This is a great time to be in the valve business, as a manufacturer, distributor, or contractor, if your markets include the upstream global oil and gas industry.
According to a report from market research company McIlvaine, titled “Industrial Valves: World Markets,” the international oil and gas industry is on track to spend more than $19 billion in 2015 for new valves, repair parts, and related services.
Here is how McIlvaine, which is based in Northfield, Ill., breaks down the predicted expenditures:
- $10.3 billion will be spent in key markets around the world on new valves — a record high for valve purchases in a single year by the oil and gas industry.
- $6 billion is being spent on valves and related equipment that will minimize operational problems and maintenance.
- $3 billion is going toward spare parts.
The Middle East will continue to lead valve purchases in 2015, with about $2.8 billion. Two other regions, however, will show growing demand: Asia and North America.
In Asia, $2.2 billion will be spent in total, with 50 percent of that going toward repair parts and service.
North America, which is experiencing what one consultant terms a “once-in-a-century opportunity” from the shale gas revolution in the United States and Canada, will invest $1.8 billion in equipment next year, with half of that for repair parts and services.
Other regions of investment include Europe, at $1.2 billion, and Africa, at $800 million. Both will allocate 50 percent of their total expenditures for repair parts and service.
Business with oil and gas companies will, as always, require equipment and expertise that match the formidable operating challenges of the industry, McIlvaine advises. “Process changes and developments require new approaches and more reliance on third parties with the knowledge to address new situations,” the company said.
Chief among the challenges that affect valve design, operation, and maintenance are the pumping, processing, and distribution of liquid natural gas (LNG), gas-to-liquids, shale gas, and subsea extraction (which also includes shale-gas deposits).
Extraction by hydraulic fracturing (or “fracking”), for one, involves the use of more valves, and more sophisticated valves, owing to the large amounts of water and chemicals used in shale-gas extraction, and the need to divert waste liquids into safe collection areas away from groundwater deposits, rivers, and other water supplies.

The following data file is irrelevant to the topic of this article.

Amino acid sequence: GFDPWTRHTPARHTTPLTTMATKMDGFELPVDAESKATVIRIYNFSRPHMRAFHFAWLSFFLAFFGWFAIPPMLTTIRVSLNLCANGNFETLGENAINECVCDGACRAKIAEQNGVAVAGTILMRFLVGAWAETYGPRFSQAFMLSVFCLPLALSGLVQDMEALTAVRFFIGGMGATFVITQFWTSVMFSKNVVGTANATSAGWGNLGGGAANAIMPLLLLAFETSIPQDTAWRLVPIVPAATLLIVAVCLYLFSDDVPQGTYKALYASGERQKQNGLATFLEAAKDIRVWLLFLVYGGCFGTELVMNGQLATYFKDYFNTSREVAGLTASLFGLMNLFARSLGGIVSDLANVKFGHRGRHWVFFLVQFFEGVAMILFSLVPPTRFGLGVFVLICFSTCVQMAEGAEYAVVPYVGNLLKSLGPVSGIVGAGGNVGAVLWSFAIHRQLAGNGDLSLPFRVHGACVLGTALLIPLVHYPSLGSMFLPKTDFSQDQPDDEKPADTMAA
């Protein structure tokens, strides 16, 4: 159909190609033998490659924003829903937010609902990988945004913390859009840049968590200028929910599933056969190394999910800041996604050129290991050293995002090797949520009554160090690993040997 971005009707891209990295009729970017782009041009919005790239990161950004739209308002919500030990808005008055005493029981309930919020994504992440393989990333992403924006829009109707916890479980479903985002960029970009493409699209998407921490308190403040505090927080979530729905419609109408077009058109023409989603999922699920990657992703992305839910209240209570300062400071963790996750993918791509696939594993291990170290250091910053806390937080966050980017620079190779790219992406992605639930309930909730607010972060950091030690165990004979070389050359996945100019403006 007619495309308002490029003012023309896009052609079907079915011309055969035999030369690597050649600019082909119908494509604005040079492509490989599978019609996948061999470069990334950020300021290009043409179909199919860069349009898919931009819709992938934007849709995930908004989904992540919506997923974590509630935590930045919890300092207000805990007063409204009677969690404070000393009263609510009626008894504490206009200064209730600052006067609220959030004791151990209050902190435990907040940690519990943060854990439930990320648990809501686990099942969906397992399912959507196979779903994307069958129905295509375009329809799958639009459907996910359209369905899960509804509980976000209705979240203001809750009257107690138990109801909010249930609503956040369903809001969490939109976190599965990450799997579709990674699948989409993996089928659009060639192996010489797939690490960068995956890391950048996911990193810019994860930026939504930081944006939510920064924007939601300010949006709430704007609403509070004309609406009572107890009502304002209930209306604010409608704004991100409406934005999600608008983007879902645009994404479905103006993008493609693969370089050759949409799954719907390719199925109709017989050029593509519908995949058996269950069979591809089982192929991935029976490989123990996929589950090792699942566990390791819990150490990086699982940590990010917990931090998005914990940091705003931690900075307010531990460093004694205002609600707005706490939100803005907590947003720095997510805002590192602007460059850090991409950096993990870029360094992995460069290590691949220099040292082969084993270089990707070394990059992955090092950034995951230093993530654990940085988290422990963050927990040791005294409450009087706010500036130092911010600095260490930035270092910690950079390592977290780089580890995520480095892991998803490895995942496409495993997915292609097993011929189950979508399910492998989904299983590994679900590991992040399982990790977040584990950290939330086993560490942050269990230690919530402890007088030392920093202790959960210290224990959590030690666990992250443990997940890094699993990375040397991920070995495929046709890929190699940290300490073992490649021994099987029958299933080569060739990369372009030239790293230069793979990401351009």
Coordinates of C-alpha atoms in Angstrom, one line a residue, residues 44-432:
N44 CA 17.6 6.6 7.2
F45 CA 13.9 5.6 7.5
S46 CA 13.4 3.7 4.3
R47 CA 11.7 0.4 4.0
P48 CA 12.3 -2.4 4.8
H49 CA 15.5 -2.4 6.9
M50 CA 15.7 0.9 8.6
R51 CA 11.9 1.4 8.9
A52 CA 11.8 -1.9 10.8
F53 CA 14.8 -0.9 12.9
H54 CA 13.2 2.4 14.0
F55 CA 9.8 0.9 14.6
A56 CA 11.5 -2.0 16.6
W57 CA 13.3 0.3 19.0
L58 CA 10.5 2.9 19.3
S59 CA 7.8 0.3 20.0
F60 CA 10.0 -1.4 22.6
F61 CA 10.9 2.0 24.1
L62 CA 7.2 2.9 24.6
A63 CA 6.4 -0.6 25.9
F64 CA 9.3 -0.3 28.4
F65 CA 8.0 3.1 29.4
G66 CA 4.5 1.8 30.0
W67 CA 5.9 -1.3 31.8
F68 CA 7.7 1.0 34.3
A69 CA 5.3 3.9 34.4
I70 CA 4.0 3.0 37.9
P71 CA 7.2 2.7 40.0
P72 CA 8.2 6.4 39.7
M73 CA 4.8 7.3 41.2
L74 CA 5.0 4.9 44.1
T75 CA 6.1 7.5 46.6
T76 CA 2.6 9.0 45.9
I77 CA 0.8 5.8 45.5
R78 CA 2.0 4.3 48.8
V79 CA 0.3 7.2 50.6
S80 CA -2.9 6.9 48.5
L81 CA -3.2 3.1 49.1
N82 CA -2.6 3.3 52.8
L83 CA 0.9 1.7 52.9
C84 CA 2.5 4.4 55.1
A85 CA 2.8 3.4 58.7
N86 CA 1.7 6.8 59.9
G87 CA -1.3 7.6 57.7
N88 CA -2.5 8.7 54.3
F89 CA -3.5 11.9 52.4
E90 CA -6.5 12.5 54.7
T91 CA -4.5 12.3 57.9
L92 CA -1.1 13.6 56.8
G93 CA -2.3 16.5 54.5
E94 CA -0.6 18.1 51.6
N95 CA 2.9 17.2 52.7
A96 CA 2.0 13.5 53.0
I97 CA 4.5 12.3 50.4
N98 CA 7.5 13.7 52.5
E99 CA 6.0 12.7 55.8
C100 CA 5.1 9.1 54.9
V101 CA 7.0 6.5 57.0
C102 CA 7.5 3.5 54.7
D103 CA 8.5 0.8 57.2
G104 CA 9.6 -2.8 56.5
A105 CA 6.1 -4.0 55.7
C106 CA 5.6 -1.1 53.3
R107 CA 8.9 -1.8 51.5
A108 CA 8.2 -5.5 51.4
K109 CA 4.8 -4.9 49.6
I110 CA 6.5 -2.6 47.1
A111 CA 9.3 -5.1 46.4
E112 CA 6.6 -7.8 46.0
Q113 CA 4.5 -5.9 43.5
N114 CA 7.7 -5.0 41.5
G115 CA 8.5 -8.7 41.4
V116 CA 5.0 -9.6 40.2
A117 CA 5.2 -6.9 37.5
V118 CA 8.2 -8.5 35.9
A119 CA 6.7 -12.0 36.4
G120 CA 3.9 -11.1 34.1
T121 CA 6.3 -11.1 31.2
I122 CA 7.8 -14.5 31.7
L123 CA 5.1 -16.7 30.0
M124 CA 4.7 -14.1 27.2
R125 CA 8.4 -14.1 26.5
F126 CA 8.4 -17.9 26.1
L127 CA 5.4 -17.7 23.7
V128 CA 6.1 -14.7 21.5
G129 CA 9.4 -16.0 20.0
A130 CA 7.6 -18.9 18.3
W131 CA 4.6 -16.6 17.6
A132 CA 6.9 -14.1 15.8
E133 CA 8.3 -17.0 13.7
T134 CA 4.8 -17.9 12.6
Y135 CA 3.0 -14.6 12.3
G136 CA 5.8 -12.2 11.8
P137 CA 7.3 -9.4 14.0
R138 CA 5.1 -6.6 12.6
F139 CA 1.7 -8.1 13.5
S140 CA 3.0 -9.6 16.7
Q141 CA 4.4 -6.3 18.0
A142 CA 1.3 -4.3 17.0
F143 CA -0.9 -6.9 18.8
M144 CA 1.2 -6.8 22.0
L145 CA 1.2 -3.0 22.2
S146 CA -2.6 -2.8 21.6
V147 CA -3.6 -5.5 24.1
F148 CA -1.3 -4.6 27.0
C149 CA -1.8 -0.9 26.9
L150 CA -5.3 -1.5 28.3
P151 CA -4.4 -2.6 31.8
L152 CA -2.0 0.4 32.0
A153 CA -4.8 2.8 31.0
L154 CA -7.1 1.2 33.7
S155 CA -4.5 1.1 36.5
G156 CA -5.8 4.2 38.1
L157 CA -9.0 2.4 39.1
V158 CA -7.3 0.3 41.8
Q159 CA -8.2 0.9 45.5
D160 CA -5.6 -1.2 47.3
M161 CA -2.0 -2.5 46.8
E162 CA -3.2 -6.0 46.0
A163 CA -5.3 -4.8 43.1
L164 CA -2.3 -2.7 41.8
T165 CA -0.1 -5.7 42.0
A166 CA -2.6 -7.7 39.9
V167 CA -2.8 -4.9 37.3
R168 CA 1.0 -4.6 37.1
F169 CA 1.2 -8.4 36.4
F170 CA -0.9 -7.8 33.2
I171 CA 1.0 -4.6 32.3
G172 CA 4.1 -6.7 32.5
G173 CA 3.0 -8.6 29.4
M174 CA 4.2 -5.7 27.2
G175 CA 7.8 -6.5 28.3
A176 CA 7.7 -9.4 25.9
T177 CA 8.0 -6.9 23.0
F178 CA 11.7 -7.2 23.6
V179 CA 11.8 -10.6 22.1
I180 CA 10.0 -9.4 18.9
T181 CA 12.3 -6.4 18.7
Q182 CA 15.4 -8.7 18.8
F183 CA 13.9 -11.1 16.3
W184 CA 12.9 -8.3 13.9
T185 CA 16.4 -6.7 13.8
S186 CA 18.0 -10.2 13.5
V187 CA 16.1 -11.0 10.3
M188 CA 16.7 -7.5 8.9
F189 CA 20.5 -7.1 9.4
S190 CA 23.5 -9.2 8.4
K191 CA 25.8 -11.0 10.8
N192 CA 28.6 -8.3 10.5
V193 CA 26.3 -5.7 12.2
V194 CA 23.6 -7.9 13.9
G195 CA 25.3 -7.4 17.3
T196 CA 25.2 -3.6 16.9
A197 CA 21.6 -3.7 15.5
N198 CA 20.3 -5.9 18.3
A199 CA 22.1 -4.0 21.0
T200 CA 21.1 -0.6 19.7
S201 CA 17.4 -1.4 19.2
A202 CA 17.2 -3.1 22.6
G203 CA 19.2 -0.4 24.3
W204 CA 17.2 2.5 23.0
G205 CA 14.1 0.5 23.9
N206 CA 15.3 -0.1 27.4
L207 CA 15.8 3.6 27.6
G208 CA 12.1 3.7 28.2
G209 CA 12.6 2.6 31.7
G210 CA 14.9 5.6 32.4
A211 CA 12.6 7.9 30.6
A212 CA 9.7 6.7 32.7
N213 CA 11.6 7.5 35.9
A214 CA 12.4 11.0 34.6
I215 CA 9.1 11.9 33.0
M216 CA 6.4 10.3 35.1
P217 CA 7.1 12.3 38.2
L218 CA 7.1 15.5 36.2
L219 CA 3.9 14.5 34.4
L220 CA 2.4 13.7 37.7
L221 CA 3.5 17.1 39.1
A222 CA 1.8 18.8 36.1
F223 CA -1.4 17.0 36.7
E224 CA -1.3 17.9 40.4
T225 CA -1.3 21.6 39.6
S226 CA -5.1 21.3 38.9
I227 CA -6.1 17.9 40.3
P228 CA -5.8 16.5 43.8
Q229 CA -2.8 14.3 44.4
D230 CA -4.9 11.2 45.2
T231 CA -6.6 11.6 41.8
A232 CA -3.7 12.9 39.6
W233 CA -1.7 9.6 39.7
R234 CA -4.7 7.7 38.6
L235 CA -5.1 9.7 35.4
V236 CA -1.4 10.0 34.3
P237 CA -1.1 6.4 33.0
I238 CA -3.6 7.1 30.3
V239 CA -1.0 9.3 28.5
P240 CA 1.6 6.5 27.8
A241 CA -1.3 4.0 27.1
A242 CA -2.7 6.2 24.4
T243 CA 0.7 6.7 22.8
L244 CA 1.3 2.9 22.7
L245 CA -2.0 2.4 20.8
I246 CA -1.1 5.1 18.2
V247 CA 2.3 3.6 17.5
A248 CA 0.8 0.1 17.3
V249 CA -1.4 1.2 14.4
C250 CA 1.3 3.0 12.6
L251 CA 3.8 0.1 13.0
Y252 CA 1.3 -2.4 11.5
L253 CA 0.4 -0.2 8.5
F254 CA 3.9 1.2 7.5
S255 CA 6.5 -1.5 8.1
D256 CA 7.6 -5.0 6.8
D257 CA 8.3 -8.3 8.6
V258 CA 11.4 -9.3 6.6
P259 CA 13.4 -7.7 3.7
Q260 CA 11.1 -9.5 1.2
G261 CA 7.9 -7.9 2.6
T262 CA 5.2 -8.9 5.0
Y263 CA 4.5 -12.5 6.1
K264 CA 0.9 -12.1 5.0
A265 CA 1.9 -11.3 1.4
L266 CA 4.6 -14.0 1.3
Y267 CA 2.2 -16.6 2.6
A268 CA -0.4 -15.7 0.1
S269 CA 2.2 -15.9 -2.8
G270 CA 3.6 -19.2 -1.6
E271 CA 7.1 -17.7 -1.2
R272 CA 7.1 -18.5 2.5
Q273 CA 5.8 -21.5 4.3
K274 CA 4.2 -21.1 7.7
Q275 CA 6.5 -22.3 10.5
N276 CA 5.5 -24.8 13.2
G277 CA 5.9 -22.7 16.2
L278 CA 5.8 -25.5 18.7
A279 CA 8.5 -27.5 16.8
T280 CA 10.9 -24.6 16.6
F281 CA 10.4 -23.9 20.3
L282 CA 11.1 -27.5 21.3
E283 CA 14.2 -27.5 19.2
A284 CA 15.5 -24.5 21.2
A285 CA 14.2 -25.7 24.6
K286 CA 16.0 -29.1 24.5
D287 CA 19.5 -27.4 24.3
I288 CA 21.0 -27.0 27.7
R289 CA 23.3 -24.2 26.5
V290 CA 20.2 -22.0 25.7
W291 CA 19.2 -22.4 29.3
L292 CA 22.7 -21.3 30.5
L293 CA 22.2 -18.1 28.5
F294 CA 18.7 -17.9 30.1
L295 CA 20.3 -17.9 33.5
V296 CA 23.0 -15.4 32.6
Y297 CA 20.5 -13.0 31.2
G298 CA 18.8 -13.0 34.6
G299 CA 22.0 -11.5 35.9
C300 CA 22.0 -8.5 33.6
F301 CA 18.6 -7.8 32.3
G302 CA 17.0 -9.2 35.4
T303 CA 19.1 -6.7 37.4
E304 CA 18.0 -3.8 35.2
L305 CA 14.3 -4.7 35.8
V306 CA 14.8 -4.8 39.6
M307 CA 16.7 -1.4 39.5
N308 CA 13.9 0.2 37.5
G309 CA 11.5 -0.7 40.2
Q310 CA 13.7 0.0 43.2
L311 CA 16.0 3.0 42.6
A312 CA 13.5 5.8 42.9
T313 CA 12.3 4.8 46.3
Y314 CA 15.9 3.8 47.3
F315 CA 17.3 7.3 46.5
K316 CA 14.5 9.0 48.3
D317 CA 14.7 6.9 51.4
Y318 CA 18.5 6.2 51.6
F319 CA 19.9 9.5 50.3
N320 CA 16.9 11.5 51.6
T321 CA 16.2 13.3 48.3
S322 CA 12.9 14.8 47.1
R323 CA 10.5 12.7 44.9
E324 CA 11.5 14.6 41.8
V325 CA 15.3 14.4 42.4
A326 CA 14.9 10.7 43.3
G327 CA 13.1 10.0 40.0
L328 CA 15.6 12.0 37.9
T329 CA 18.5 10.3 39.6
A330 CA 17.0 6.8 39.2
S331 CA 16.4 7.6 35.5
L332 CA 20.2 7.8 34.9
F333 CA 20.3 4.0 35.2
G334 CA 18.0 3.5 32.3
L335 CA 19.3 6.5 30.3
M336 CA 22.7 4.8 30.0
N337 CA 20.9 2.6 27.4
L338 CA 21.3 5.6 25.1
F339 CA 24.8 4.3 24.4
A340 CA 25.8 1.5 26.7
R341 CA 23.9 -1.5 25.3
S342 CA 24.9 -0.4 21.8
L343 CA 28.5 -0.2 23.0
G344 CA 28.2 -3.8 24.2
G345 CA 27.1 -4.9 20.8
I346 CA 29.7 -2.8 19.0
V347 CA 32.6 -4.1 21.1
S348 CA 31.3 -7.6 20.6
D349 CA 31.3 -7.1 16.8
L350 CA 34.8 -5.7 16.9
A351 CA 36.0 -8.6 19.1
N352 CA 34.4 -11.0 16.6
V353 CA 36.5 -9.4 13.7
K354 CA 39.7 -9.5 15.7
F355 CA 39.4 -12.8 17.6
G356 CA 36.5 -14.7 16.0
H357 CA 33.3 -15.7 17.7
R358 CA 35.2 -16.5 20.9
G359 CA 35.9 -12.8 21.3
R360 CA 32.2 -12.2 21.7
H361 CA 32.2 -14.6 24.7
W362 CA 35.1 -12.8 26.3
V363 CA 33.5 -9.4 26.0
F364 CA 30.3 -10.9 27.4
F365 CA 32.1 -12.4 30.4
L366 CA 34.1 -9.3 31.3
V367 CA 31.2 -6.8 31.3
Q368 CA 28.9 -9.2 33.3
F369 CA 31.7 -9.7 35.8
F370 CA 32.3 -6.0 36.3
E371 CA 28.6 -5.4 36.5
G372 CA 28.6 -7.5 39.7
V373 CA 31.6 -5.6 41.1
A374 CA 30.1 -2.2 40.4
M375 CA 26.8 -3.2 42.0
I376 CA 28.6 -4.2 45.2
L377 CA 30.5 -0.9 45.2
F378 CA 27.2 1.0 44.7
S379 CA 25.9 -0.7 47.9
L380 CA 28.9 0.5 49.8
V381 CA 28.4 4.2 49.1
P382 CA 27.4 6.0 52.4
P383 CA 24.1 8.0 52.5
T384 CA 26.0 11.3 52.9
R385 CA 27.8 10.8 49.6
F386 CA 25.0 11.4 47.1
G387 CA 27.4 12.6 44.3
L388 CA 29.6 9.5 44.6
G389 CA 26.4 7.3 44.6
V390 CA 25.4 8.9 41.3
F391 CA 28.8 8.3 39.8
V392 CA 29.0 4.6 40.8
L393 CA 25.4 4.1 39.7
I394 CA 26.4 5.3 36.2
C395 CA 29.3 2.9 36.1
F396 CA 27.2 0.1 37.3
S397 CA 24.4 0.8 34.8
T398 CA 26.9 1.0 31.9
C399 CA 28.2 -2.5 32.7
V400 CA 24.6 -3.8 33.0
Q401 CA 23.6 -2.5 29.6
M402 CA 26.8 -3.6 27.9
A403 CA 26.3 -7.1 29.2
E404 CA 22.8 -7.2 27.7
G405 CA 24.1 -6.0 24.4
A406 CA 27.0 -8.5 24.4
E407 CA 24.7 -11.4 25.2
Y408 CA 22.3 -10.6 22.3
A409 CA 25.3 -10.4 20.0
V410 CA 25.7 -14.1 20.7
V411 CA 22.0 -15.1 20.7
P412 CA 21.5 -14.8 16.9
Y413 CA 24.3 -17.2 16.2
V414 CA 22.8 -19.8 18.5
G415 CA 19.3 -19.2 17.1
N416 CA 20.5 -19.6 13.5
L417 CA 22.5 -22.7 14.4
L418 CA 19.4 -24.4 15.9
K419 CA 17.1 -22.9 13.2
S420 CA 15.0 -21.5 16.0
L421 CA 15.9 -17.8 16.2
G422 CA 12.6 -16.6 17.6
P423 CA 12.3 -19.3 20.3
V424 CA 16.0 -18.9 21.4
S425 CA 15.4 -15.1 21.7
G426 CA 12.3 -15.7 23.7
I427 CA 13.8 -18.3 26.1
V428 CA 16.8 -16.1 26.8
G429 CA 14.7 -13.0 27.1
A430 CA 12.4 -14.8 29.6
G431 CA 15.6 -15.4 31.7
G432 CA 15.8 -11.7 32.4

The growth of LNG, gas-to-liquids operations, and shale gas is increasing demand for refining capacity, which also means growing demand for valves.
McIlvaine expects that in this demanding environment, more valve manufacturers will be actively assisting oil and gas operators with services and products and promoting their ability to provide “total solutions” to industry needs.
Oil and gas isn’t the only industry in which McIlvaine forecasts strong valve demand. The sanitary valve market, which covers pharmaceuticals, food, and life sciences, is on track to spend more than $3.4 billion in 2015 on valves.
A good deal of these expenditures will be in Asia, where generic drug manufacturers in India and China are investing in new and expanded facilities, and where other producers are adding capacity to meet local and regional demand. This could be the start of a shift away from the United States and Europe in valve supply, which have been major markets for pharmaceutical valves.
A similar situation is developing in food processing. Factors include growing demand for processed foods, as well as for modern plants that minimize the potential for contamination. Valve manufacturers supplying processing plants will benefit from higher prices for their equipment, McIlvaine says, because of the high sanitary levels required in these facilities.
The global sanitary valve market is forecast to account for $1.5 billion next year in sales to pharmaceutical and biotech manufacturing, $1.4 billion in food and beverage processing, and $500 million in other life sciences (not including hospitals), the company predicts in its report.
In a related area, municipal drinking water plants in 2015 will spend more than $3.8 billion for valves, McIlvaine forecasts.